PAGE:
First published as “Angry Lesbians and Right-Wing Nutcases” in Between the Lines on January 26, 2006
In a few weeks I’ll be doing a “Michigan tour” debating same-sex marriage with Glenn Stanton of Focus on the Family. People sometimes ask me whether I ever encounter hostile audience members at these debates (I do).
“Which kind do you fear the most?” they press. “Rednecks? Bible thumpers? Skinheads?”
Actually, none of the above. The audience members that scare me the most—that strike fear into my very core—are the Angry Lesbians.
I’m only half-joking here. You know the type I’m talking about. They need not be female, much less lesbian. But they are technically on my side, and they’re pissed off.
They’re angry at my opponent for his anti-gay views (both real and imagined). They’re angry at me for my willingness to engage in friendly dialogue with that opponent. They’re angry at the event organizers for setting the whole thing up, as well as for not providing (take your pick):
(a) Free parking.
(b) Better seating.
(c) More Q&A time.
(d) Universal health care.
They’re angry at the world generally, and they want you and everyone else to know it.
There are times when I say sincerely, “Thank heaven for Angry Lesbians.” (I capitalize the term as a reminder that it represents a character type. As I’ve already remarked, AL’s need not actually be lesbians: some of the best examples I’ve known are men.)
AL’s perform an important service: they jolt us out of our complacency. They remind us that the issues I debate from a comfortable dais, in a well-lit, climate-controlled room, can have life-or-death implications. Yes, AL’s make us uncomfortable, but sometimes we should be uncomfortable.
Sometimes, but not always. Sometimes it’s nice to sit back comfortably and have a civil academic discussion.
I say that not just because I enjoy such discussions. I say it because such discussions can be conducive to our community’s shared goals—far more so, I think, than simply screaming at our opponents all the time.
Let’s be clear about something: I don’t debate Glenn Stanton to convince Glenn Stanton (although I’d like to believe I have some positive effect on him). And I don’t debate Glenn Stanton to convince the Angry Lesbians. I debate Glenn Stanton to convince the fence-sitters: ordinary people who make up the bulk of society. They might think same-sex marriage is a little weird, but they might also be willing to support it if we make a strong case.
Glenn’s presence helps me to do that even better, since it gives me a chance to create “the clearer perception and livelier impression of truth, produced by its collision with error,” in the words of the great liberal theorist John Stuart Mill. Mill understood that truth is durable: it need not fear open dialogue. “Got a counterargument? Bring it on!” Mill might say.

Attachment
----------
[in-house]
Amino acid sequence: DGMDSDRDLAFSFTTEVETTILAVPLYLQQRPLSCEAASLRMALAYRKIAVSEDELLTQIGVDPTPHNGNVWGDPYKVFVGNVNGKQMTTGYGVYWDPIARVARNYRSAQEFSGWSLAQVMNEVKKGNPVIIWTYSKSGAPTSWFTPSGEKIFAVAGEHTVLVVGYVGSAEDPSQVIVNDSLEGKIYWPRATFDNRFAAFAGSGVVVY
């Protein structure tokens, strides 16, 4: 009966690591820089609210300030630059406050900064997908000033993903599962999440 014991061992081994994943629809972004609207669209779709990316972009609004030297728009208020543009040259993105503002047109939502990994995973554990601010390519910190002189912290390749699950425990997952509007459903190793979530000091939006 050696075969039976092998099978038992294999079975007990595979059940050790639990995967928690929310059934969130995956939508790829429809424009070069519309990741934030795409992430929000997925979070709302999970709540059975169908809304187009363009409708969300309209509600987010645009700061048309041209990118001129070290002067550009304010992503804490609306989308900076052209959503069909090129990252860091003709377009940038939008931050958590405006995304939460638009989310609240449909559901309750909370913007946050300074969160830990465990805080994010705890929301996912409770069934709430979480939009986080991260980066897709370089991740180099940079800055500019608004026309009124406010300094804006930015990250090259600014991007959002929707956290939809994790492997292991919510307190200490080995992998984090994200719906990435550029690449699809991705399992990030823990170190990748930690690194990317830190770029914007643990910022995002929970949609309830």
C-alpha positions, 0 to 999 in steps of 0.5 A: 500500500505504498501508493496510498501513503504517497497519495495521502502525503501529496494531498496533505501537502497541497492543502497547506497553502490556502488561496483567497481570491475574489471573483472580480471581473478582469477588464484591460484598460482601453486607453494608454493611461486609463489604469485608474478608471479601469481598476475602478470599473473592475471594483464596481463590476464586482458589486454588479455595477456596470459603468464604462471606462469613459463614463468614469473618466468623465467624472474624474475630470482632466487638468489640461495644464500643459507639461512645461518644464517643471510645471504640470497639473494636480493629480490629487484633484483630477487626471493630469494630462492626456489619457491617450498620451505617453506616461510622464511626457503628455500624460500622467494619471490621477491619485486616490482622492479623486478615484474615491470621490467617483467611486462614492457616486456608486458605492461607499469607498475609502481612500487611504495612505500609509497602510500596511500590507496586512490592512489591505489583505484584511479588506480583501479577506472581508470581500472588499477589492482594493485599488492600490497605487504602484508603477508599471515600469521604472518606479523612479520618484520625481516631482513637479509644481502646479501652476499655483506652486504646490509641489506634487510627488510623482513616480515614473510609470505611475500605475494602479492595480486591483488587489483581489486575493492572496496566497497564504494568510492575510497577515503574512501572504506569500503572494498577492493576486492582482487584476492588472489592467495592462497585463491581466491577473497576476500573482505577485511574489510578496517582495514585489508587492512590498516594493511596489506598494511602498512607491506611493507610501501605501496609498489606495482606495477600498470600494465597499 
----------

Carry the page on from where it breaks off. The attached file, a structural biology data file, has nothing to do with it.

“But doesn’t debating someone from Focus on the Family give legitimacy to that side? You wouldn’t debate someone from the KKK, would you?” I’ve often been asked.
No, I wouldn’t. But there are at least two key differences here. One (and it’s a biggie) is that Glenn Stanton does not want us killed. There’s a serious difference between opposing same-sex marriage and advocating violence against gays. Although it may be tempting to label all of our opponents as “right-wing nutcases,” doing so is both inaccurate and irresponsible.
Granted, these debates don’t occur in a vacuum, and some of Stanton’s supporters may choose to warp his message. But the debates provide an opportunity for us jointly to prevent such misinterpretation—indeed, it’s rare that I get a chance to talk to his supporters otherwise. Granted, too, that the policies he advocates are not merely wrongheaded; they’re harmful. They needlessly make people’s lives more difficult, in serious and palpable ways. The debates provide an opportunity to point this out, forcefully and publicly.
The other reason the KKK analogy falls apart is political reality. The KKK is indisputably a fringe group, reviled by most Americans. Not so for same-sex marriage opponents, who have won in every state where they’ve put anti-gay constitutional amendments before voters. Like it or not, we have yet to capture the mainstream on this issue.
I’d like to think that someday, debating same-sex marriage opponents will be as much a waste of time as debating flat-earthers. Until then, we’ve got work to do—angry lesbians and philosophy professors alike.